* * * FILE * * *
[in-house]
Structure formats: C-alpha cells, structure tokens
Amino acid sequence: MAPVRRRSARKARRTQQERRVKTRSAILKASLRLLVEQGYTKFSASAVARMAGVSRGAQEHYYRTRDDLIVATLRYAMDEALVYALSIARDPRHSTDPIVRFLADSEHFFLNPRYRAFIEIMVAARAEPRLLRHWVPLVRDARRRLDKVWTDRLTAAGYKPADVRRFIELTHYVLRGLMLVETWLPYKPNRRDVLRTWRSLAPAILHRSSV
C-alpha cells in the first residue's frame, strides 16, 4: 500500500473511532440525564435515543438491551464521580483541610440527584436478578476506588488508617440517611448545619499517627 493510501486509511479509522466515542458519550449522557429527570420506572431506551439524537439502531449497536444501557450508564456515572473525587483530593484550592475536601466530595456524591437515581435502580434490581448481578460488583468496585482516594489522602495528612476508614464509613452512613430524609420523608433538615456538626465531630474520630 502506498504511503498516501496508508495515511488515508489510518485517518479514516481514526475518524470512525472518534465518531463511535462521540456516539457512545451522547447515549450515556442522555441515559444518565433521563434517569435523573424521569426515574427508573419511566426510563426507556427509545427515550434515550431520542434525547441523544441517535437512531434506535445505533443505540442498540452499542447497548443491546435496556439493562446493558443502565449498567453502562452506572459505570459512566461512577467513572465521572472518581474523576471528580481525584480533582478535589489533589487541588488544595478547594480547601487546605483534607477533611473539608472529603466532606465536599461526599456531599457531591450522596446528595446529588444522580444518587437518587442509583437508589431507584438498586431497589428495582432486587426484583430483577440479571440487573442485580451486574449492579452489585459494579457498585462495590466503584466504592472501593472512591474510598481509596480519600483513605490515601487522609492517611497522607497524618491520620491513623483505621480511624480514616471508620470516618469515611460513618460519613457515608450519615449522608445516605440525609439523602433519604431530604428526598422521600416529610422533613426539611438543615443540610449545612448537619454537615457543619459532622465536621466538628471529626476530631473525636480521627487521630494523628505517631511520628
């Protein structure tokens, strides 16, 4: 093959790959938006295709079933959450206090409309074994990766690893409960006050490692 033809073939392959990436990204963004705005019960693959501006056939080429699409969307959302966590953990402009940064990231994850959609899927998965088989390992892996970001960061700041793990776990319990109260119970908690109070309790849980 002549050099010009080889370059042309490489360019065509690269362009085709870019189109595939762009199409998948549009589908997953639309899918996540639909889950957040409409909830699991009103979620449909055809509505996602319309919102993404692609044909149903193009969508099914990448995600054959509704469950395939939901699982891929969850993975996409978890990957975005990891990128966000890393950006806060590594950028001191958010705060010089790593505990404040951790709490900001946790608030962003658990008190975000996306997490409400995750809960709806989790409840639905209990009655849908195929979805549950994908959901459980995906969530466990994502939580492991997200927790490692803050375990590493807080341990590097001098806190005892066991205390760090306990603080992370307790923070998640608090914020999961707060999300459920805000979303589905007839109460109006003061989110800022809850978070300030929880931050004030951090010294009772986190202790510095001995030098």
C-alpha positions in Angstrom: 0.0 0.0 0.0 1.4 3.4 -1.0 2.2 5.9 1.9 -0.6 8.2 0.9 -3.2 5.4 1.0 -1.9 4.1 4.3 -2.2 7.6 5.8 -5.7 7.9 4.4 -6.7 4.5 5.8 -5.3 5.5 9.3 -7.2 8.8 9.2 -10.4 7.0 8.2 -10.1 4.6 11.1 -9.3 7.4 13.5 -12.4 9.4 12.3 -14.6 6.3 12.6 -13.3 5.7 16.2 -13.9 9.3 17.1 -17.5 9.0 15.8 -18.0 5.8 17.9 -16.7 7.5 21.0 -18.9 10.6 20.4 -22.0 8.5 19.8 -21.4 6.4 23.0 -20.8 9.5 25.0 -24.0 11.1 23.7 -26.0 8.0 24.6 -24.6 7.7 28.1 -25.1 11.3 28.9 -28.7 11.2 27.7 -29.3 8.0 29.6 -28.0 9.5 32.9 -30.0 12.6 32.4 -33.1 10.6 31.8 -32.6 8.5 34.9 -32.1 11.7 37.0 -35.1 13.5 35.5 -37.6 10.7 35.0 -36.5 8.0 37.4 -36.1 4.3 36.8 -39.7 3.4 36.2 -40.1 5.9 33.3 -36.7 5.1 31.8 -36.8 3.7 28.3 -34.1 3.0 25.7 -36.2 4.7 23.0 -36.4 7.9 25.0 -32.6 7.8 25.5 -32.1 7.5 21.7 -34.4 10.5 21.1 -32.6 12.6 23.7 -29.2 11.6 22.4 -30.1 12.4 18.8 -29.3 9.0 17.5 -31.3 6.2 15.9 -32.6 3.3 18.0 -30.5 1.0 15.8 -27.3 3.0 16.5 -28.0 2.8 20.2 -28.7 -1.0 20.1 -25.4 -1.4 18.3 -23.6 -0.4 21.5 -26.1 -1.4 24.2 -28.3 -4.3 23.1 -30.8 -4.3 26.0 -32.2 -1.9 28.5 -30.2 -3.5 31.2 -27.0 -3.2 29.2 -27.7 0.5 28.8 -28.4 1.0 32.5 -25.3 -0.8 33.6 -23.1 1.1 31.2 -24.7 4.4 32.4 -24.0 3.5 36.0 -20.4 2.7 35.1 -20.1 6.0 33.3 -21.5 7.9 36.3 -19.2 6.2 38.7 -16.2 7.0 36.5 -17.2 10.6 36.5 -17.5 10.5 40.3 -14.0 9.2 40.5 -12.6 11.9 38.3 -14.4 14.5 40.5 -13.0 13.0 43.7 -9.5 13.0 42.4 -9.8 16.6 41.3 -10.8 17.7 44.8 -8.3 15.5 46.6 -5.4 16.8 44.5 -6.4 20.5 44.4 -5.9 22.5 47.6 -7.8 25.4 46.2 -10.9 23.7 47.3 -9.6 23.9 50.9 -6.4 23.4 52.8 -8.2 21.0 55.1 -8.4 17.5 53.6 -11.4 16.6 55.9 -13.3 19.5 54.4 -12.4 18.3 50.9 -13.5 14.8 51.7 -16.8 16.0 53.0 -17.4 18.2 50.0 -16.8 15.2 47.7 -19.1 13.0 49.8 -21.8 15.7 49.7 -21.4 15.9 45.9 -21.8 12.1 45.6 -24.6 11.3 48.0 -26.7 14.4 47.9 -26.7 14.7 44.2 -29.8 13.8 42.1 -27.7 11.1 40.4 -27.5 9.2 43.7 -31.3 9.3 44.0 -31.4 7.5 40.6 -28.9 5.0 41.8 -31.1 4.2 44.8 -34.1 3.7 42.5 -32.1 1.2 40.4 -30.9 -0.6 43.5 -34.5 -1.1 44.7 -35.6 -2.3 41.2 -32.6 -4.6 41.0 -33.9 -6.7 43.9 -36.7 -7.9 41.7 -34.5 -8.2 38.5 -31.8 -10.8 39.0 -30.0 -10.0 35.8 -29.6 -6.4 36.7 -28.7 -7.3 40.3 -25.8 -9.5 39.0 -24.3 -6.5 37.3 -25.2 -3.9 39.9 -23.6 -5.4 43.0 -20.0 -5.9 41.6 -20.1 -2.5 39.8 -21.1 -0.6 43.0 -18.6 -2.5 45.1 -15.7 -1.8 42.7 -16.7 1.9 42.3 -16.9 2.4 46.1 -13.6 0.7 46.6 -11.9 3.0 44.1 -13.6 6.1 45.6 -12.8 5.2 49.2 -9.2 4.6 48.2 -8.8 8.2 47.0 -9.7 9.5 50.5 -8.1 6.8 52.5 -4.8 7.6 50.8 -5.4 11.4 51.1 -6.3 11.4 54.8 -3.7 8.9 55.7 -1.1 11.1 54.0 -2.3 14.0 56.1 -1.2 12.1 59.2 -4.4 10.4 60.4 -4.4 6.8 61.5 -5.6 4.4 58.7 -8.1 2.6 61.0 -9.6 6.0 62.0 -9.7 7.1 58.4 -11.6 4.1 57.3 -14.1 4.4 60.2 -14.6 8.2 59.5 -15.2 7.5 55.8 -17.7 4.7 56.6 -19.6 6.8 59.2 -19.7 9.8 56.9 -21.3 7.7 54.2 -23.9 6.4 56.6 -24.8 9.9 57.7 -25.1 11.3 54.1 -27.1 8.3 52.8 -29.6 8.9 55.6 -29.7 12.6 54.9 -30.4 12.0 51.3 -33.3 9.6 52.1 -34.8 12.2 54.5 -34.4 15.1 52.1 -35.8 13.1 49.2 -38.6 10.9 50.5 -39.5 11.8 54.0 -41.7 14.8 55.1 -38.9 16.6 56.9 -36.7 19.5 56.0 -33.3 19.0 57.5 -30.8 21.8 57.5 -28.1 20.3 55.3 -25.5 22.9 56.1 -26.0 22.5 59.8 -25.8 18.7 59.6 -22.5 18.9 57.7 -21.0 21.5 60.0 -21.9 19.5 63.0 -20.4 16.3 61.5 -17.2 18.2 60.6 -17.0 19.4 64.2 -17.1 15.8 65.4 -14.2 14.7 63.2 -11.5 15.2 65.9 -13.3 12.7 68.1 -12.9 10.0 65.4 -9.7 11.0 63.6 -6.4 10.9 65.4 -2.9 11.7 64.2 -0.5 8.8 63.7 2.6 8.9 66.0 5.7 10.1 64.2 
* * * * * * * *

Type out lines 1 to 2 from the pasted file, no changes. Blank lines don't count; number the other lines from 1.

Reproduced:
[in-house]
Structure formats: C-alpha cells, structure tokens